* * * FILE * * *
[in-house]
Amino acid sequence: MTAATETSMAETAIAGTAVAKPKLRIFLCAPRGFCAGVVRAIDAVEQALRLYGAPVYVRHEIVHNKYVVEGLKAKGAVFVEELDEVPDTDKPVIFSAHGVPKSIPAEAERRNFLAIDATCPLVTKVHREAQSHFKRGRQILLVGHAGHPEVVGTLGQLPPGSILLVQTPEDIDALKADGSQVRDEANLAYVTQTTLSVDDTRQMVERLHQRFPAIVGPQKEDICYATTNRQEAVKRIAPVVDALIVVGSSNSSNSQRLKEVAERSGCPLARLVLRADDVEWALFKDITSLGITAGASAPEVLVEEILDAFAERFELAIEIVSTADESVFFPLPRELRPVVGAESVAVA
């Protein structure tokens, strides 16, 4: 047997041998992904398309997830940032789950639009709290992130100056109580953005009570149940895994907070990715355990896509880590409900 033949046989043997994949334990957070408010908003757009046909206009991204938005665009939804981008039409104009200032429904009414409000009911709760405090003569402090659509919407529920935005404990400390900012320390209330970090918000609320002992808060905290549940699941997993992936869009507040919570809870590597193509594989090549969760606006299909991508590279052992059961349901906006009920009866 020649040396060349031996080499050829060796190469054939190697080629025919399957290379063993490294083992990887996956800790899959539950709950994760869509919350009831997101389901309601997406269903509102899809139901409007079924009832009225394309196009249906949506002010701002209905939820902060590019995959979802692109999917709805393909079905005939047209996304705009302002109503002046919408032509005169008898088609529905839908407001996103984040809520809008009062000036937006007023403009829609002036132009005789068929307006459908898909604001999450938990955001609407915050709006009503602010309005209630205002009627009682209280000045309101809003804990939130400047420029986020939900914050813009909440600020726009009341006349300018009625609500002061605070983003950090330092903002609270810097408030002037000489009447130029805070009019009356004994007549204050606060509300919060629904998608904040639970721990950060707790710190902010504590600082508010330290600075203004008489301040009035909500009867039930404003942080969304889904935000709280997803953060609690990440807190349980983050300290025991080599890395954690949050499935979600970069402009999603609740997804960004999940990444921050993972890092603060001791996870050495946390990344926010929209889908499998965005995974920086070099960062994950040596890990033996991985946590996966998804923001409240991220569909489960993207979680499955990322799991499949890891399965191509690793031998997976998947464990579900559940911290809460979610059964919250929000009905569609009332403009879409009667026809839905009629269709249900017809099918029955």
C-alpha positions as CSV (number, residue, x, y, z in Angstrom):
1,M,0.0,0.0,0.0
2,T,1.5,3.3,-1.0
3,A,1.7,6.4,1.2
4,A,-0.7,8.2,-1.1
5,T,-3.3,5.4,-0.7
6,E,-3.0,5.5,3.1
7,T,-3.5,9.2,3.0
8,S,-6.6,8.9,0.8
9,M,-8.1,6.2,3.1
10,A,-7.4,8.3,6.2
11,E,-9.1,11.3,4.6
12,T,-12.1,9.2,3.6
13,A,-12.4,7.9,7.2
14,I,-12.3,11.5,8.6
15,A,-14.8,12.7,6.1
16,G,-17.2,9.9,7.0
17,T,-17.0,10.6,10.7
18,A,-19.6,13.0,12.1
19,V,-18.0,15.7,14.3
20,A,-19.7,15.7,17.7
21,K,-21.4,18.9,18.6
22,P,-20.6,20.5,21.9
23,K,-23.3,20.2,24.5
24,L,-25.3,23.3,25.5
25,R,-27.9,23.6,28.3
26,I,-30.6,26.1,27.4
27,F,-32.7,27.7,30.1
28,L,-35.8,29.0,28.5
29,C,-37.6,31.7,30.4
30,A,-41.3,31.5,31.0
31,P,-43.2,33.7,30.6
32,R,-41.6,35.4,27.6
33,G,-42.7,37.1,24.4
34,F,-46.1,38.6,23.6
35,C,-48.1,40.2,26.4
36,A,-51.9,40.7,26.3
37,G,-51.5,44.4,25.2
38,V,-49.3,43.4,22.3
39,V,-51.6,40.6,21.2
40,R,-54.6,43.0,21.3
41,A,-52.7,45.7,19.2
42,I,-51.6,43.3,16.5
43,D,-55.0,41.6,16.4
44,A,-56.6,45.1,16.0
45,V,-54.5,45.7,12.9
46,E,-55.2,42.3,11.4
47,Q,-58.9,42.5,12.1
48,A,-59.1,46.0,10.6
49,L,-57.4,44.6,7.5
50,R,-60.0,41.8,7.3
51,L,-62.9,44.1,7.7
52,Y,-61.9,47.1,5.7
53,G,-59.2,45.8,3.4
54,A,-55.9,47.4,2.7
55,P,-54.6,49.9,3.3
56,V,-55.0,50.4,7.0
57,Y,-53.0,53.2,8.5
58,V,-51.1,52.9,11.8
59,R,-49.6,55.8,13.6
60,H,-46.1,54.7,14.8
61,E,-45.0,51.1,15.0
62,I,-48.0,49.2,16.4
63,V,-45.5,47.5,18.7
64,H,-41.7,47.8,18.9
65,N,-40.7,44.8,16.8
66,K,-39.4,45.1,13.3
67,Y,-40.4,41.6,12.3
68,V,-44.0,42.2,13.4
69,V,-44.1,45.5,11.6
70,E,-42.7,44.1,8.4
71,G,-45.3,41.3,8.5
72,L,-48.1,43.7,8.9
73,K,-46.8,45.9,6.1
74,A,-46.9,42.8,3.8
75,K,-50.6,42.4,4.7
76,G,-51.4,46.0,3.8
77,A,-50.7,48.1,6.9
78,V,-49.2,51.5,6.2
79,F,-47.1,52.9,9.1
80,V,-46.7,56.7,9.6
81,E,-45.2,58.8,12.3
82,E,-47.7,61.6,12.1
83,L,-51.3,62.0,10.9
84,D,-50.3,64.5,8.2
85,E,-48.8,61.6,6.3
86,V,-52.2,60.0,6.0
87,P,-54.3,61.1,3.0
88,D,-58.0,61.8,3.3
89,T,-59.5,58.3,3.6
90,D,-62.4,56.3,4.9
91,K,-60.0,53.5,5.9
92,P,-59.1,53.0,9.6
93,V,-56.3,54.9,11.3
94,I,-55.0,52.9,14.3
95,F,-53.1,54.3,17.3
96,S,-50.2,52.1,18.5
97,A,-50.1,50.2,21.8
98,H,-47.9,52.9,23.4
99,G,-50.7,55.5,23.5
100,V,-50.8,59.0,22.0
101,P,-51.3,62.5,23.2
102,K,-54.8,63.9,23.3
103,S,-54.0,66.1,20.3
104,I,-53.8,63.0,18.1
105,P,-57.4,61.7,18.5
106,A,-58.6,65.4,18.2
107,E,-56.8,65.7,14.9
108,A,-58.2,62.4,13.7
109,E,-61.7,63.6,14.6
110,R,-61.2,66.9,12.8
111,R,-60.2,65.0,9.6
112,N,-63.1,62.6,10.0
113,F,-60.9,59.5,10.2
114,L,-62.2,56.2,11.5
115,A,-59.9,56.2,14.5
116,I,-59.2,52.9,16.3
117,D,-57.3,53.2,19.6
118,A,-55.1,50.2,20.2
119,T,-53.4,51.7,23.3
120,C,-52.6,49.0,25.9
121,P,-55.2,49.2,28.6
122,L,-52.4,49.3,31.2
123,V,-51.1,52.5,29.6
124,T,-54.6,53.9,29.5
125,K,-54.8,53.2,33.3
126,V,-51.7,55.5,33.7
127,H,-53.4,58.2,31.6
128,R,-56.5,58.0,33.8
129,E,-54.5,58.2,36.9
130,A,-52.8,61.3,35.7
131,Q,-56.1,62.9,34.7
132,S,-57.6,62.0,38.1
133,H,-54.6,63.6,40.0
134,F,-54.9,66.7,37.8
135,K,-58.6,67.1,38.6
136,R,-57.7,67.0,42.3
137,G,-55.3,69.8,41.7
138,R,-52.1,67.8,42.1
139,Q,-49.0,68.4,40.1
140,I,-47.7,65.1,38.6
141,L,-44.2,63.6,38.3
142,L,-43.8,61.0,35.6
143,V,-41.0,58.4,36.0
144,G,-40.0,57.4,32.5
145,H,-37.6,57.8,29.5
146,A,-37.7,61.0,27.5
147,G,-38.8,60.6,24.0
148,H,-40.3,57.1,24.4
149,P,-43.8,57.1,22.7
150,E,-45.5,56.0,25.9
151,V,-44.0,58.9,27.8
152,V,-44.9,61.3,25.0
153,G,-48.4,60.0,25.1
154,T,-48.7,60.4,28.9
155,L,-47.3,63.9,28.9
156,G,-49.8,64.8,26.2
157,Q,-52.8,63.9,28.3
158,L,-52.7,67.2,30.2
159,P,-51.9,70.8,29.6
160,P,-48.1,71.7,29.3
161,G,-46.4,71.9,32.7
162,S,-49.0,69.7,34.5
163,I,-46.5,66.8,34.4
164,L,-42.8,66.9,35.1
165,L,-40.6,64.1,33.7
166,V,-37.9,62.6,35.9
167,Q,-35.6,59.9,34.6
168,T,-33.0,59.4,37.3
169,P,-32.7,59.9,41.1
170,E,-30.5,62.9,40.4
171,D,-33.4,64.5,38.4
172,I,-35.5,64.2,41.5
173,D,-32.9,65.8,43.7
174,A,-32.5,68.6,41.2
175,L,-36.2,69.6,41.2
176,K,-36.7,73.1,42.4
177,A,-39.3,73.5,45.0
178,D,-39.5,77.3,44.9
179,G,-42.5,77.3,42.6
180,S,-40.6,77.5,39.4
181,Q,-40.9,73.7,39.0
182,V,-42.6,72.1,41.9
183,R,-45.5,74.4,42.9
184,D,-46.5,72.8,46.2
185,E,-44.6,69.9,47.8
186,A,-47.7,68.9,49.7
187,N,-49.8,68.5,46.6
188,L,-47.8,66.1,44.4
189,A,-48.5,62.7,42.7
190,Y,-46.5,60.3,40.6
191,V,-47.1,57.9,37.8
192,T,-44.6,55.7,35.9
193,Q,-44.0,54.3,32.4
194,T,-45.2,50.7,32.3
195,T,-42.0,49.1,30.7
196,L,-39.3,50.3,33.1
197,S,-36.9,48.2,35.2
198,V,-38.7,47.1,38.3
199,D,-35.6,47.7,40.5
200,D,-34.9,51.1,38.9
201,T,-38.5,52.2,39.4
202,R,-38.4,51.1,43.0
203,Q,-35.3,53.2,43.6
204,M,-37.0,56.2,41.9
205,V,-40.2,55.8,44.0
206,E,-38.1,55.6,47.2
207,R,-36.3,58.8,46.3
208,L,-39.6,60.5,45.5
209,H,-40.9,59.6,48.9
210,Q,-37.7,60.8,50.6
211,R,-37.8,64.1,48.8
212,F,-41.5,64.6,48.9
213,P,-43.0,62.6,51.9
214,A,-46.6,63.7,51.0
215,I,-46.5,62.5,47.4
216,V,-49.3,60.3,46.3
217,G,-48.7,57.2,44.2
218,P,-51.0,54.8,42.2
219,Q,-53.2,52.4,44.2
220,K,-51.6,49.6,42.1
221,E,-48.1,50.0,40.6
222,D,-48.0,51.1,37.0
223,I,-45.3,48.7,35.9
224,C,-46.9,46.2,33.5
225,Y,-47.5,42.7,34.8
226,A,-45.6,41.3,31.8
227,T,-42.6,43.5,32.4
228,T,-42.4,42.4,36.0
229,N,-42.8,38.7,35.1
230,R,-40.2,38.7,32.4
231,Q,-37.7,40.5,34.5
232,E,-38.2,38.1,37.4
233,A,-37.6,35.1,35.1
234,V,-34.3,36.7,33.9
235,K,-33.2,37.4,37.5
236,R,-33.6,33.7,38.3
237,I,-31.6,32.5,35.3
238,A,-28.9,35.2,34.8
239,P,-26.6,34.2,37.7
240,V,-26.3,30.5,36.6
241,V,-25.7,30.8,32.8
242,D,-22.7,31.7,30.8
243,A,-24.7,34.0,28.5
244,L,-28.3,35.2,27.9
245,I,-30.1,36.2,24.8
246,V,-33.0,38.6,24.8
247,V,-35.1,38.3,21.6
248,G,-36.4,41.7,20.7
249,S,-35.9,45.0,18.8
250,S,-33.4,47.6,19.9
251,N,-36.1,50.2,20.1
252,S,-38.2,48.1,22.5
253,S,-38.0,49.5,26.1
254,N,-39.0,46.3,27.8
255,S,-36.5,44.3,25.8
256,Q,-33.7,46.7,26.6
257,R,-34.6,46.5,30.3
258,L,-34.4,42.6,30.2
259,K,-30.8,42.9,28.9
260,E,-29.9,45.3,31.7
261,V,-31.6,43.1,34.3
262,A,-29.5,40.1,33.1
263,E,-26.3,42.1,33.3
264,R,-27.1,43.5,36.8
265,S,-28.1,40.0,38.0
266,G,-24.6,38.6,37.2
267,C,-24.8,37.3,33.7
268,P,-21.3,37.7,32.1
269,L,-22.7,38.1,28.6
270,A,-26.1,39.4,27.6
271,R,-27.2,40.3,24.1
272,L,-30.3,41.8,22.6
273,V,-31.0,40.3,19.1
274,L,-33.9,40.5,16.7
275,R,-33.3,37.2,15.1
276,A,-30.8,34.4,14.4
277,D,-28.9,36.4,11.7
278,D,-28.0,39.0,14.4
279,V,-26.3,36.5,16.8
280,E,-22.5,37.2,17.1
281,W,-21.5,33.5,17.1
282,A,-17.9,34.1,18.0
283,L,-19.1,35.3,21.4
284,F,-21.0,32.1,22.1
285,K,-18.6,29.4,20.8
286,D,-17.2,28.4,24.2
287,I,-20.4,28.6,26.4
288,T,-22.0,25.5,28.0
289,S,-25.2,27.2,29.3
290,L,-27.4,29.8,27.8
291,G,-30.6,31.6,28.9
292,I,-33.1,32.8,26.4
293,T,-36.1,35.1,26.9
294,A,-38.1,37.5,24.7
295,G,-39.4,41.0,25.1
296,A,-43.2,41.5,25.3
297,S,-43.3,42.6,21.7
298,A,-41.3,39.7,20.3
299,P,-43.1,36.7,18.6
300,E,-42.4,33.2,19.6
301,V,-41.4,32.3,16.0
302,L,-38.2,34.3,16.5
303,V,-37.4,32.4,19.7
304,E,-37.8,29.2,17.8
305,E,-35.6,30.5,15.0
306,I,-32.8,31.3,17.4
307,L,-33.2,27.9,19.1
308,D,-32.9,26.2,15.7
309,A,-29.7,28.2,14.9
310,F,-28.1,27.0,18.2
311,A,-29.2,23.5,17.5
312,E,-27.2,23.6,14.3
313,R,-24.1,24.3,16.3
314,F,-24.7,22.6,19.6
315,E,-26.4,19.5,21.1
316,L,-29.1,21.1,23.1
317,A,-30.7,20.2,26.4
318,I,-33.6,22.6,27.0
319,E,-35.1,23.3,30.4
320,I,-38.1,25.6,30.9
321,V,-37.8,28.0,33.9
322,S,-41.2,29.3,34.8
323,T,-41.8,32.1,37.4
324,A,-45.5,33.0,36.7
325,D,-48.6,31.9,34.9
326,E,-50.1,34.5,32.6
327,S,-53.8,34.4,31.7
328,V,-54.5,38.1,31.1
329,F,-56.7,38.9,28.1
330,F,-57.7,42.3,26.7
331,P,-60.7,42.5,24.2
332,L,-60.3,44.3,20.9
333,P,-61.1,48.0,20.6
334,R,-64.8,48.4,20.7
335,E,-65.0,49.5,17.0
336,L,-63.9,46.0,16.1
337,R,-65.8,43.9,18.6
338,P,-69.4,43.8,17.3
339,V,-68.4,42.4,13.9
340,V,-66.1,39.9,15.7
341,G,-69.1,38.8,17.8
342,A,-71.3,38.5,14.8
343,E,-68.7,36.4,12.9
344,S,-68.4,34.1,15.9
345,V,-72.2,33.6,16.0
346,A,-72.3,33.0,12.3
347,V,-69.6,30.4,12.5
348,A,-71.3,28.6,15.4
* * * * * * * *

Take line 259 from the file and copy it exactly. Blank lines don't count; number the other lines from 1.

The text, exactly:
255,S,-36.5,44.3,25.8